I sometimes have dreams where I fall in love with a made-up dream person. The person is perfect for me, and makes me feel safe, loved, and accepted like few people in the real world can. But when I awaken, all that I remember is that feeling; I couldn’t tell you a single thing about the person, not even what they looked like.
Fairy tales adapted for older audiences are a modern ubiquity. TV, movies, comics, and video games have been tapping into the timeless impact and universal familiarity of children’s stories for almost as long as I can remember. Most often, it’s the mark of a lazy writer; instead of needing to come up with something original and make it convincing, one can simply take the instantly recognizable characters and plots and alter them to make them more “edgy”, creating a contrast with the perceived innocence of the source material that some people, I guess, like, consider interesting for some reason?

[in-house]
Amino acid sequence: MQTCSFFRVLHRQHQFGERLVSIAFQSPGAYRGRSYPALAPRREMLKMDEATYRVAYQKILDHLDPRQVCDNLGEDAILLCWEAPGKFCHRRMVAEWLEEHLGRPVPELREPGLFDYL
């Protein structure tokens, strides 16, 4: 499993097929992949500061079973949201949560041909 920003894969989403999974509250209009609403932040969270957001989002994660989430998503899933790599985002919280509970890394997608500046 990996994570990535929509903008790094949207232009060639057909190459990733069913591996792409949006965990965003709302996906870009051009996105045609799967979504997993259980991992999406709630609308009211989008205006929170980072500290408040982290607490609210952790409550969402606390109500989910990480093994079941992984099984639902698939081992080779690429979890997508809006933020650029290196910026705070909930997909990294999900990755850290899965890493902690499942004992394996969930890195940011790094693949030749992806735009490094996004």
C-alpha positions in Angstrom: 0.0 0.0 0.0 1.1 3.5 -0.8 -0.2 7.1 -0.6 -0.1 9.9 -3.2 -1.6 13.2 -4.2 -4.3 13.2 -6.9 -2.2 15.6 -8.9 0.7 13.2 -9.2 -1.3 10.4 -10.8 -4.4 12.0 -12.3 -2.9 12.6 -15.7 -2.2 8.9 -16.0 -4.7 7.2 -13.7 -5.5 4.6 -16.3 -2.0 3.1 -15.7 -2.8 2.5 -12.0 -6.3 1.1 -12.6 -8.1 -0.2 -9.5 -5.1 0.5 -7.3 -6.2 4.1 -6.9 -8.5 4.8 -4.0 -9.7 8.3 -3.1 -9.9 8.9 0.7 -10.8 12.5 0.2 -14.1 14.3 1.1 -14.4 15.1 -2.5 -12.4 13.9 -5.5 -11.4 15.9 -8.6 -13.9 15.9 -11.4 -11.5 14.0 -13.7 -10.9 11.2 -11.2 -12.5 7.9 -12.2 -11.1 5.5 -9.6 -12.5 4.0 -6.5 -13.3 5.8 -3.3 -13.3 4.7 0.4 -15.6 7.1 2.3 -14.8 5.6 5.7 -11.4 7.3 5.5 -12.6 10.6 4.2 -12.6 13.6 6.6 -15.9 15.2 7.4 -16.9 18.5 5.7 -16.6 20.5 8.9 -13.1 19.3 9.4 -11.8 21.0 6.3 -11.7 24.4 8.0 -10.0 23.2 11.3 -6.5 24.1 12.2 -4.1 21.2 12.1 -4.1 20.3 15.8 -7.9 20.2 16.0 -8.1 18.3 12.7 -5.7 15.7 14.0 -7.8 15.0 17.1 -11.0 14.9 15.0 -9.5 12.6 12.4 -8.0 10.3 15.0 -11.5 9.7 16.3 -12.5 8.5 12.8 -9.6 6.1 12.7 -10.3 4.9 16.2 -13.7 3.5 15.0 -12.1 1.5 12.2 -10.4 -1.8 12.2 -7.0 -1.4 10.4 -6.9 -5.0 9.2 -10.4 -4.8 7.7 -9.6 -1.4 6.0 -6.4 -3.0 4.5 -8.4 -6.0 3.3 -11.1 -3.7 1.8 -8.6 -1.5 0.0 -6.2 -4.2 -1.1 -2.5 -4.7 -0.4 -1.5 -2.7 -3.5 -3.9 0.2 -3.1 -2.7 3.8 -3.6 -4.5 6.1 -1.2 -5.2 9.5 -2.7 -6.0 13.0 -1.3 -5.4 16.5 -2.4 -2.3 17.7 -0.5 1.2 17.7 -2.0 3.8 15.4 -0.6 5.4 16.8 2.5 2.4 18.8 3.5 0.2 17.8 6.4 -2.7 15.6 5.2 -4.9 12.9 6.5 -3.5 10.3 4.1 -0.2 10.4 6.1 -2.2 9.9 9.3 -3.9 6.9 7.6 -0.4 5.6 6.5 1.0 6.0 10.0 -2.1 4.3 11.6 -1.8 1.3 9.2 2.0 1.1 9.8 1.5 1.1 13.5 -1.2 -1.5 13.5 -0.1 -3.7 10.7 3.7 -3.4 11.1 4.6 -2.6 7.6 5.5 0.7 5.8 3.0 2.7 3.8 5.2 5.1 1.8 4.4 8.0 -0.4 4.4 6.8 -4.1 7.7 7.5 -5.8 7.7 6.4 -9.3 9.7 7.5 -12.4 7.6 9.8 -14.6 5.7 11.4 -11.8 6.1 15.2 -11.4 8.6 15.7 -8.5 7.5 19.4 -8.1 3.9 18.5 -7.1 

I’ll admit it: I used to read Homestuck. And when I quit reading it, it left something of a hole in my reading list – a hole shaped like something colorful and funny. What was I to do? It’s a rare piece of comedy that doesn’t rely on harmful and oppressive humor, as I had painfully been reminded by Hussie’s work.
There are some stories that are ingrained in the queer psyche, ones we’re all familiar with, if not from our own lives, then the lives of our friends or partners. They’re not usually happy stories, but they are important to tell, and to hear. I like queer genre fiction that’s pure escapism, sure, but including something of these real life tropes can create a potent power fantasy that’s even more satisfying. I’m talking about things like “being stuck in an isolated hick town and wanting to get out” or “seeing your abusive ex who turned all your friends against you” or “your caravan getting attacked by a dragon on your quest to become a cool outlaw”. What? Is that one just me?
What kind of comics do I like? Well, like most people, it depends on my mood. Sometimes I want to read a sweeping spacefaring odyssey, while other times I’d rather read about fantastical politics and secrets or darkly humorous supernatural dramas. But sometimes? Sometimes I just want to have some fun.